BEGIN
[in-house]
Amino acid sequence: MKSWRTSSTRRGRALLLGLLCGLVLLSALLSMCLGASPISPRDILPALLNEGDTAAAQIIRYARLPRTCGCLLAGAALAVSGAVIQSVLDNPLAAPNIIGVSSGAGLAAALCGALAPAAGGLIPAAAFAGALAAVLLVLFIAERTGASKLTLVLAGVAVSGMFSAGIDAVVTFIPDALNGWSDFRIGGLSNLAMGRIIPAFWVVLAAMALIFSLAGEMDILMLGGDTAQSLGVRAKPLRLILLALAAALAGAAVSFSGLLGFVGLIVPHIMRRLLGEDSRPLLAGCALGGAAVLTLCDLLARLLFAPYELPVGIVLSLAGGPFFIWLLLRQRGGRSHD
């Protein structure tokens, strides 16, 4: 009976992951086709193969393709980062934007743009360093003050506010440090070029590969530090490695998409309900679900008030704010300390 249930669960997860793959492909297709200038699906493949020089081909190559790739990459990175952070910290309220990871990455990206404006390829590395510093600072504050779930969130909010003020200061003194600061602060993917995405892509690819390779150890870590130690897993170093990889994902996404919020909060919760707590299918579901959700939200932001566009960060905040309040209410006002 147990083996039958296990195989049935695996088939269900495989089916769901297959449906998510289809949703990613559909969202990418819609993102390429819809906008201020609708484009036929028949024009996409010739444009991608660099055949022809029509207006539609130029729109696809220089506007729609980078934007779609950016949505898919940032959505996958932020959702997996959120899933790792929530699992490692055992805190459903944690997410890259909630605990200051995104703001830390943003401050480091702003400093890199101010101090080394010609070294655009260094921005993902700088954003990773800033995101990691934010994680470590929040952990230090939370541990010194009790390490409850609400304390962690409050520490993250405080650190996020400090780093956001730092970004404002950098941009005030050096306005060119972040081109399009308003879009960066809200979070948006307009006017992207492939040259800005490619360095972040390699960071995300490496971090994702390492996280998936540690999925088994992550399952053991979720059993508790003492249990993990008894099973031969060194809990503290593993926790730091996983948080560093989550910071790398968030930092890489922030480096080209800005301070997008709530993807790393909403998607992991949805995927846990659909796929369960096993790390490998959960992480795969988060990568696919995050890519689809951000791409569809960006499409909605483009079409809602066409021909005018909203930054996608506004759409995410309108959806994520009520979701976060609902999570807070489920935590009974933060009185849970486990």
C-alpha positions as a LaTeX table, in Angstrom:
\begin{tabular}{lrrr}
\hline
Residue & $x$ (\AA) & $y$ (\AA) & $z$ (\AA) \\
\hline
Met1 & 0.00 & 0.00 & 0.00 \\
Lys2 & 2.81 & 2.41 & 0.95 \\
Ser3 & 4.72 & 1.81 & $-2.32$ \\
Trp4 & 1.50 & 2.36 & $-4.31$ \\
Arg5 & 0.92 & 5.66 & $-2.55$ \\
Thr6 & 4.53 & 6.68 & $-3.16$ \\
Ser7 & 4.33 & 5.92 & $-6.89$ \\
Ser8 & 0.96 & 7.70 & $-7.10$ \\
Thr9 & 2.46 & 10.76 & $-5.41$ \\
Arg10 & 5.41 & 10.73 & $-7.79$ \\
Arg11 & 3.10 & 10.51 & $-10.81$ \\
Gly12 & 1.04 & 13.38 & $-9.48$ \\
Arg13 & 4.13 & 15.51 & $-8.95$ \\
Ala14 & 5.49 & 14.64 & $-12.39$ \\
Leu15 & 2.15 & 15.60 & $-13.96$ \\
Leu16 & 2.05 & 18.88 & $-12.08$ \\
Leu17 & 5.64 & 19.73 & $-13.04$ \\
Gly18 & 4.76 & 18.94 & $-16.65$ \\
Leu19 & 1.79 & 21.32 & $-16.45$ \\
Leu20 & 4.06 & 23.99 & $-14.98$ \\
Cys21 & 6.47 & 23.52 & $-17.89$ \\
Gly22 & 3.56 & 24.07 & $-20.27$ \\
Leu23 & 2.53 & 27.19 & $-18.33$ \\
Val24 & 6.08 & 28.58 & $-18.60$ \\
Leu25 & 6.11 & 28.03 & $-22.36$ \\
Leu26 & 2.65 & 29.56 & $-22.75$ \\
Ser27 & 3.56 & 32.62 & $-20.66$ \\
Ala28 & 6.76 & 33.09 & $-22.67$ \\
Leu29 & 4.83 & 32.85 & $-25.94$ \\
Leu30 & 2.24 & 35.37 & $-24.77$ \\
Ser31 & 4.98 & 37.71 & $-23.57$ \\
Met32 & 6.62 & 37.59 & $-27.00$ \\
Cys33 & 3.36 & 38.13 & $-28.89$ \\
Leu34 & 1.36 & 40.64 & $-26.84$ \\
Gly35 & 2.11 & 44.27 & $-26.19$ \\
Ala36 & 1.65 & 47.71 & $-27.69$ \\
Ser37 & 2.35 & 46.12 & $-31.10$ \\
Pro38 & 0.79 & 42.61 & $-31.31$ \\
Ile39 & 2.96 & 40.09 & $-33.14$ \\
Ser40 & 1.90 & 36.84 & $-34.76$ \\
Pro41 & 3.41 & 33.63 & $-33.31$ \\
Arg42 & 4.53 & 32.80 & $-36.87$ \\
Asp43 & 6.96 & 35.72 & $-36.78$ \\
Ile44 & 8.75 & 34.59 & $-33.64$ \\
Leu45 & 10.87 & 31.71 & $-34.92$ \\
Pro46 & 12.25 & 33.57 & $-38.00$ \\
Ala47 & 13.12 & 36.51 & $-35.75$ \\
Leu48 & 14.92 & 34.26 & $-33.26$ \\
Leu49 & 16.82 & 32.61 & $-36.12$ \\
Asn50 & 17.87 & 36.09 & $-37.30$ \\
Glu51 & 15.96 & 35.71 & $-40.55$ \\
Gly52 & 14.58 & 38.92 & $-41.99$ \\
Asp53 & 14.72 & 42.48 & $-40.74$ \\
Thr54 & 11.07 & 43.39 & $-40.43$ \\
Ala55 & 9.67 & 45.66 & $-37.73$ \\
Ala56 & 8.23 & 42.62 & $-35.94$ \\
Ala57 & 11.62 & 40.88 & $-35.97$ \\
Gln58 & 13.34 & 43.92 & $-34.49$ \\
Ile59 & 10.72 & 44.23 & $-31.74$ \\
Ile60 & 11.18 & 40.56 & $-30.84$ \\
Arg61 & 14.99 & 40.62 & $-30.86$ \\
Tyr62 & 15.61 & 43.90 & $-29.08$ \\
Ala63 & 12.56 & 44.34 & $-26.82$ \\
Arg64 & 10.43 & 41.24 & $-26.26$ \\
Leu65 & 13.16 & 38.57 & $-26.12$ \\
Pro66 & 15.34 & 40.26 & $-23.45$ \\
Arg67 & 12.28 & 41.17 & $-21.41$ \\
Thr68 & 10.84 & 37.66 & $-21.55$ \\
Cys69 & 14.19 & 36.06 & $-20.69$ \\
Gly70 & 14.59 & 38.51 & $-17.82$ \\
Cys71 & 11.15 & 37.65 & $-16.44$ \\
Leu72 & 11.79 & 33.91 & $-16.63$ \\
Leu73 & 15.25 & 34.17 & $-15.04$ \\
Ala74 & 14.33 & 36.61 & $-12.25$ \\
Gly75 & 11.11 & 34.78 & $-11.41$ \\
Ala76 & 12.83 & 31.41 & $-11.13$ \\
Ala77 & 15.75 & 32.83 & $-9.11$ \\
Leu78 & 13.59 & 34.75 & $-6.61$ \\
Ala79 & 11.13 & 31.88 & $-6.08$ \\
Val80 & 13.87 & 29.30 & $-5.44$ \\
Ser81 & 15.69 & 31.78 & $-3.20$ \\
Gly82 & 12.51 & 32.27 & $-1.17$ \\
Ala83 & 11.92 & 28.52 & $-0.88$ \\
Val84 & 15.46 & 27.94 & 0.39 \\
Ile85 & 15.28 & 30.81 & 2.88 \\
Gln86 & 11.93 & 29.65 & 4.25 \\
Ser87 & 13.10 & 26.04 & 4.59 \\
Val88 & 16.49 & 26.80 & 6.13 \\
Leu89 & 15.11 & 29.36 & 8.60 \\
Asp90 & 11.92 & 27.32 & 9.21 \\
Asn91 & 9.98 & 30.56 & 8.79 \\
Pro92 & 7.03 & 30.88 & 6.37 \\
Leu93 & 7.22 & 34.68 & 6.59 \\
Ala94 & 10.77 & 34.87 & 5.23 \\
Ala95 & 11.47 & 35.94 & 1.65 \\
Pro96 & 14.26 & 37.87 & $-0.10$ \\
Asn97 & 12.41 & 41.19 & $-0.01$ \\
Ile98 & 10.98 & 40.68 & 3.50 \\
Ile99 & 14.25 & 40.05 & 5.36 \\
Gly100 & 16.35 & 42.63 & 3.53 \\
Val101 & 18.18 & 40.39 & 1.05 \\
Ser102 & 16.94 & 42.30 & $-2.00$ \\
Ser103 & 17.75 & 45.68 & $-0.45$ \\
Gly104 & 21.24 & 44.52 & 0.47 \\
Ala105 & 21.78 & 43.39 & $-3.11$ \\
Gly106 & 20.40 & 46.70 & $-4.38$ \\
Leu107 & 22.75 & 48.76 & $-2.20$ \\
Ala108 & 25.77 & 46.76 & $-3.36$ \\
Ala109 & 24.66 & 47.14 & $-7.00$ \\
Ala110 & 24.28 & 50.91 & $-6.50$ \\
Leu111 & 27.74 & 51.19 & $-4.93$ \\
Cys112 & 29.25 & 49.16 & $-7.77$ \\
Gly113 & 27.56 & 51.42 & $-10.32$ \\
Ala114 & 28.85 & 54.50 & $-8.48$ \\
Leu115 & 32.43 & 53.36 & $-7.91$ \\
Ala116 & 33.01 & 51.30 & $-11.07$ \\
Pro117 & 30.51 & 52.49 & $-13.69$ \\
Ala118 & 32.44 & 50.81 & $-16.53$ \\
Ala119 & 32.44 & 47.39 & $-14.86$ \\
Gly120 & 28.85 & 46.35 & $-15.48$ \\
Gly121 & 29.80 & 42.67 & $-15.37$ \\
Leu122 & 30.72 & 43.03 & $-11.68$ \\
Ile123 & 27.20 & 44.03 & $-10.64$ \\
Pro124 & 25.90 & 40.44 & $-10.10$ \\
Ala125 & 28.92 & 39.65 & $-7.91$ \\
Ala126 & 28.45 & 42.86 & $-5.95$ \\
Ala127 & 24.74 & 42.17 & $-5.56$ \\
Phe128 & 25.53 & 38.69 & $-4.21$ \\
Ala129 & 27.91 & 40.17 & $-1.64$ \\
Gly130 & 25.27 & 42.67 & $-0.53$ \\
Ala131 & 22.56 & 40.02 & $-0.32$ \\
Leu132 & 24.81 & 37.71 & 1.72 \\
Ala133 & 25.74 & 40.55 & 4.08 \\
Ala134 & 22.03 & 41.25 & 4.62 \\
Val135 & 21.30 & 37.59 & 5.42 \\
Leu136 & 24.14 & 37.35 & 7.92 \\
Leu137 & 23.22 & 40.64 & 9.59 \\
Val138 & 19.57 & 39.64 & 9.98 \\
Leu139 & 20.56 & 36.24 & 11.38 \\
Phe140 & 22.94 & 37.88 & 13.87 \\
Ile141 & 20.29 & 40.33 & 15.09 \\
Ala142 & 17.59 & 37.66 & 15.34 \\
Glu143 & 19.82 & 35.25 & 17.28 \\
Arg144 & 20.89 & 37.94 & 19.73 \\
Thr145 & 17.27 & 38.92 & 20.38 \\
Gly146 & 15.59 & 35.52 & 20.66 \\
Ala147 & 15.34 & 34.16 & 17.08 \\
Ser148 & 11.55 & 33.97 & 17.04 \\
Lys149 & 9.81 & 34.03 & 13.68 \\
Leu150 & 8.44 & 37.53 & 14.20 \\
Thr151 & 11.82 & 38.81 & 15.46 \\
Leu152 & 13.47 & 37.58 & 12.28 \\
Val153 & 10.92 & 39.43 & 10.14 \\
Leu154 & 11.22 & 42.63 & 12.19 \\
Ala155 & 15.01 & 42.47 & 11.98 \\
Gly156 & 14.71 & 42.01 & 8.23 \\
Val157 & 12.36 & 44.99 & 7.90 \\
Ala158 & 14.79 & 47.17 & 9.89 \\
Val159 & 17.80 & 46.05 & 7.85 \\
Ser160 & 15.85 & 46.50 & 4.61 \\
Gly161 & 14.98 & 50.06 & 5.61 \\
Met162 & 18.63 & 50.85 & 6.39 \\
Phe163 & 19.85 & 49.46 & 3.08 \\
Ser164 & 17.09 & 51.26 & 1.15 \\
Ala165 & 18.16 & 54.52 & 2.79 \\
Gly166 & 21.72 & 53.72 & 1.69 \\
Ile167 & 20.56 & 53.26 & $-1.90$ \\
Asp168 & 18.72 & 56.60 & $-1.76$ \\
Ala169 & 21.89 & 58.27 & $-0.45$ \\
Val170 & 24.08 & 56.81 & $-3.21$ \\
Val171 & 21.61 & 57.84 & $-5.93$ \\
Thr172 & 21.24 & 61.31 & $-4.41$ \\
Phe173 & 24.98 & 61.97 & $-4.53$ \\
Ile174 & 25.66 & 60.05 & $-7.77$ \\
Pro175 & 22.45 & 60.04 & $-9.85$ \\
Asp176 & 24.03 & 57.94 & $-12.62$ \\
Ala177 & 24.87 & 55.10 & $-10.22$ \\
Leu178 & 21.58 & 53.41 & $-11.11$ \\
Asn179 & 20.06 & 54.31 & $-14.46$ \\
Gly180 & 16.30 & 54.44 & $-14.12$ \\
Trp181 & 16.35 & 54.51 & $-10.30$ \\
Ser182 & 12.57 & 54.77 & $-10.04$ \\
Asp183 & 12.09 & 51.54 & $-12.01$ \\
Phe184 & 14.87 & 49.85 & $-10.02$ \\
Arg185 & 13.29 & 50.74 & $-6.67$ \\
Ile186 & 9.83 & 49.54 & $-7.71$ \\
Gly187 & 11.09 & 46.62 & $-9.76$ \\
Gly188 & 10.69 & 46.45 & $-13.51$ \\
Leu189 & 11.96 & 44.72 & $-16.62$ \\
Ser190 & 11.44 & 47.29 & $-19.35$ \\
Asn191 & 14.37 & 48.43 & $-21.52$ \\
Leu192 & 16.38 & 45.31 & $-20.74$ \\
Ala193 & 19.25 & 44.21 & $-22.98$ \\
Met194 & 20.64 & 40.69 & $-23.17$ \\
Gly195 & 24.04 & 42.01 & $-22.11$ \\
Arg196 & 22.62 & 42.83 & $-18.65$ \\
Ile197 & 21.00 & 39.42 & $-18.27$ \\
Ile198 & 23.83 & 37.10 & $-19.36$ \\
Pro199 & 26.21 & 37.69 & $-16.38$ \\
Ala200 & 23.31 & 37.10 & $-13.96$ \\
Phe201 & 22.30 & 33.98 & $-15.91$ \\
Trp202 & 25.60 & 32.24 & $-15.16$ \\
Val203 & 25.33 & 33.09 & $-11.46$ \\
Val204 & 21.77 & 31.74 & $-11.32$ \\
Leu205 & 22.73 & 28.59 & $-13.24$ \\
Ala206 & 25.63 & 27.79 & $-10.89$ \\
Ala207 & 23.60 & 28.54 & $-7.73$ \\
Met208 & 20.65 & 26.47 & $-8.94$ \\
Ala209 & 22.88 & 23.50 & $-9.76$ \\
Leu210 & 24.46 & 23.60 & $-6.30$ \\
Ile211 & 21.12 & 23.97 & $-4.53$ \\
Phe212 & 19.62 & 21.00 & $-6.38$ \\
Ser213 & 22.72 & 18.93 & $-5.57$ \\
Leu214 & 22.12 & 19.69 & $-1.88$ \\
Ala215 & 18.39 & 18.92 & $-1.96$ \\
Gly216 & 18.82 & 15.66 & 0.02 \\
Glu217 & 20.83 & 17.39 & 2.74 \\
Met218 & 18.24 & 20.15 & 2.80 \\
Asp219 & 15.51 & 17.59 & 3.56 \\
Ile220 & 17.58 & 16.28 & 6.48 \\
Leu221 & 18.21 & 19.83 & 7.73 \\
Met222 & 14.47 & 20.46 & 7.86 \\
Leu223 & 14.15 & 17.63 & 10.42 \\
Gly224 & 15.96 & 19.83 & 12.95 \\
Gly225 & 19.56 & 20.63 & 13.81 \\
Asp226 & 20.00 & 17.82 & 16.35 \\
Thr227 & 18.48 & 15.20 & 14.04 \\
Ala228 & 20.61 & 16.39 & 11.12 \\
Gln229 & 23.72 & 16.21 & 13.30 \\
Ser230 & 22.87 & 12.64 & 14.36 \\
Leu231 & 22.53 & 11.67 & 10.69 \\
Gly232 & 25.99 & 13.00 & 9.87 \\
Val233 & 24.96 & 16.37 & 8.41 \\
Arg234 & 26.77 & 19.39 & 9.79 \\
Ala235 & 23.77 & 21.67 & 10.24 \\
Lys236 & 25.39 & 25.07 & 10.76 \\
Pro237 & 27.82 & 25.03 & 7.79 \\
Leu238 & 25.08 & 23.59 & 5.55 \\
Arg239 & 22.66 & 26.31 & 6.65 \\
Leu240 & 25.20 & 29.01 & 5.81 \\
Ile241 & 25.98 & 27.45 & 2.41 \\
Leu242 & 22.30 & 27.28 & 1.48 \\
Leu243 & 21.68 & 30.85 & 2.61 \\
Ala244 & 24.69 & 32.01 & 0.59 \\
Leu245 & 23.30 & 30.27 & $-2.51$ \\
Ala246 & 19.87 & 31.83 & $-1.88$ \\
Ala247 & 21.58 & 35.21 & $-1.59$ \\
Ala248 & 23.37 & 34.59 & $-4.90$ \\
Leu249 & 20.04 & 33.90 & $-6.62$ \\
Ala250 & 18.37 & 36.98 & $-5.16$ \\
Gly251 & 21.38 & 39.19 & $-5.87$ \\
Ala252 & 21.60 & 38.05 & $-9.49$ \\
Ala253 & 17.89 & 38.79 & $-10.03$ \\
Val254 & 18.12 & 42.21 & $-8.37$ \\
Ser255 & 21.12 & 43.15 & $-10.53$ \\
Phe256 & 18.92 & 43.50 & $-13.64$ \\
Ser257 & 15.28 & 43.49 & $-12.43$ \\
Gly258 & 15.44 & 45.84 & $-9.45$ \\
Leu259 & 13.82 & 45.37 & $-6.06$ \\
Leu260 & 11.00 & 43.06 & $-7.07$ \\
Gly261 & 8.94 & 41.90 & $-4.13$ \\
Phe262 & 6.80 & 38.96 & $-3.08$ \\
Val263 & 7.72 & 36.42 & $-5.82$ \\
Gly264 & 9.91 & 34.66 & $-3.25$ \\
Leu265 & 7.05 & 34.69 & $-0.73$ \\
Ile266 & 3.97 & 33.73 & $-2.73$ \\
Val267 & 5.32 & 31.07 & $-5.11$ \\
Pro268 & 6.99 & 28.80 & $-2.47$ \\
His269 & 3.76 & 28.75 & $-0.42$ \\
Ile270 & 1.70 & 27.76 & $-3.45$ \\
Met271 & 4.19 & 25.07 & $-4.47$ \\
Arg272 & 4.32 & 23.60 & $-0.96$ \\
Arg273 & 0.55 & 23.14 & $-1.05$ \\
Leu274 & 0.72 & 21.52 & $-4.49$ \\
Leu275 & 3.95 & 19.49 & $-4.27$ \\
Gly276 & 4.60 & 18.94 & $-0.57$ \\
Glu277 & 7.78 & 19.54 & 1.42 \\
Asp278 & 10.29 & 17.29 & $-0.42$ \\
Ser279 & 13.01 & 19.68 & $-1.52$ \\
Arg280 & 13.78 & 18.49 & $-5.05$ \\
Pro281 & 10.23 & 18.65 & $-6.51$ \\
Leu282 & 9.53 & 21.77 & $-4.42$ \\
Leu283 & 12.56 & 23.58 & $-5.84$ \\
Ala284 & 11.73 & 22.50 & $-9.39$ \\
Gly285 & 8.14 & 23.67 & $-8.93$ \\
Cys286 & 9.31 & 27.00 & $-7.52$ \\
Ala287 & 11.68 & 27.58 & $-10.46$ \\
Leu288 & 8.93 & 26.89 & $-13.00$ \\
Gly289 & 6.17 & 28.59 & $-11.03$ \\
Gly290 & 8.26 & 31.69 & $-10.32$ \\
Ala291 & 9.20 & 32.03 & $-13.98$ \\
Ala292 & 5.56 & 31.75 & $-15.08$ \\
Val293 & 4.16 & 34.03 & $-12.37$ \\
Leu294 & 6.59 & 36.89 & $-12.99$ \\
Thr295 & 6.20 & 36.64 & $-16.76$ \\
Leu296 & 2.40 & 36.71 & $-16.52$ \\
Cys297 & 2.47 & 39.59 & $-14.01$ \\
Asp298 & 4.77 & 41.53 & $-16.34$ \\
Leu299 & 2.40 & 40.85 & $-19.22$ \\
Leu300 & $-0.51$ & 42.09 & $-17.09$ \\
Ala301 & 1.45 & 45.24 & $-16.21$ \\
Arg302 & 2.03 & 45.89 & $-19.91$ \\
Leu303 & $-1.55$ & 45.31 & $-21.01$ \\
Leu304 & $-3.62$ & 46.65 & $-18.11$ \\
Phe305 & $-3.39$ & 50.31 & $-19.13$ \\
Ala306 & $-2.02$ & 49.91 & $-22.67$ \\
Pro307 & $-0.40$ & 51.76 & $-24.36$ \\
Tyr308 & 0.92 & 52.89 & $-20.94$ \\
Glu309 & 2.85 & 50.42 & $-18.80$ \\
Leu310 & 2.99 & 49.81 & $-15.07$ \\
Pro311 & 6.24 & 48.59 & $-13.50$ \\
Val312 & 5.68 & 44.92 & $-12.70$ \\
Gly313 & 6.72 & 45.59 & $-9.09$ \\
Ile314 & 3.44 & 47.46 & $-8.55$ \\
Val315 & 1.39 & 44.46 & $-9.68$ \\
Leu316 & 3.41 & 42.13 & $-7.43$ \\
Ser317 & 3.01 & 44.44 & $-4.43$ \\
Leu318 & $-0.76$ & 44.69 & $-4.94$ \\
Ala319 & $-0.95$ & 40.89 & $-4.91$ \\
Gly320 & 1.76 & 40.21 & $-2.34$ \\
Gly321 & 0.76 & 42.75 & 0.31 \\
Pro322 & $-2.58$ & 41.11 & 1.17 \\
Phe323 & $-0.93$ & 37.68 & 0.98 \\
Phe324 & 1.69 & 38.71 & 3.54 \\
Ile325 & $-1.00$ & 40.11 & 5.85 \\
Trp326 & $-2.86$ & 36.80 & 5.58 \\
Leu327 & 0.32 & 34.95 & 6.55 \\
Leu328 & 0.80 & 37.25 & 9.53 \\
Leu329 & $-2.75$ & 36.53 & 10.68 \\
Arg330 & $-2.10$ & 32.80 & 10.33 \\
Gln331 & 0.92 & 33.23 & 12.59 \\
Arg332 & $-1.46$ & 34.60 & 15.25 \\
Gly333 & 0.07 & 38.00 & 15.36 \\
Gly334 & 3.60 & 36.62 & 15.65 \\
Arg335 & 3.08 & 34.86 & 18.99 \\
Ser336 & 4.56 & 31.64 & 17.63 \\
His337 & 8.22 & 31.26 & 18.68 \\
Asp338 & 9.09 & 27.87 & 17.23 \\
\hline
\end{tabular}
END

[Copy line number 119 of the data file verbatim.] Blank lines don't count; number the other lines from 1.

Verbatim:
Leu111 & 27.74 & 51.19 & $-4.93$ \\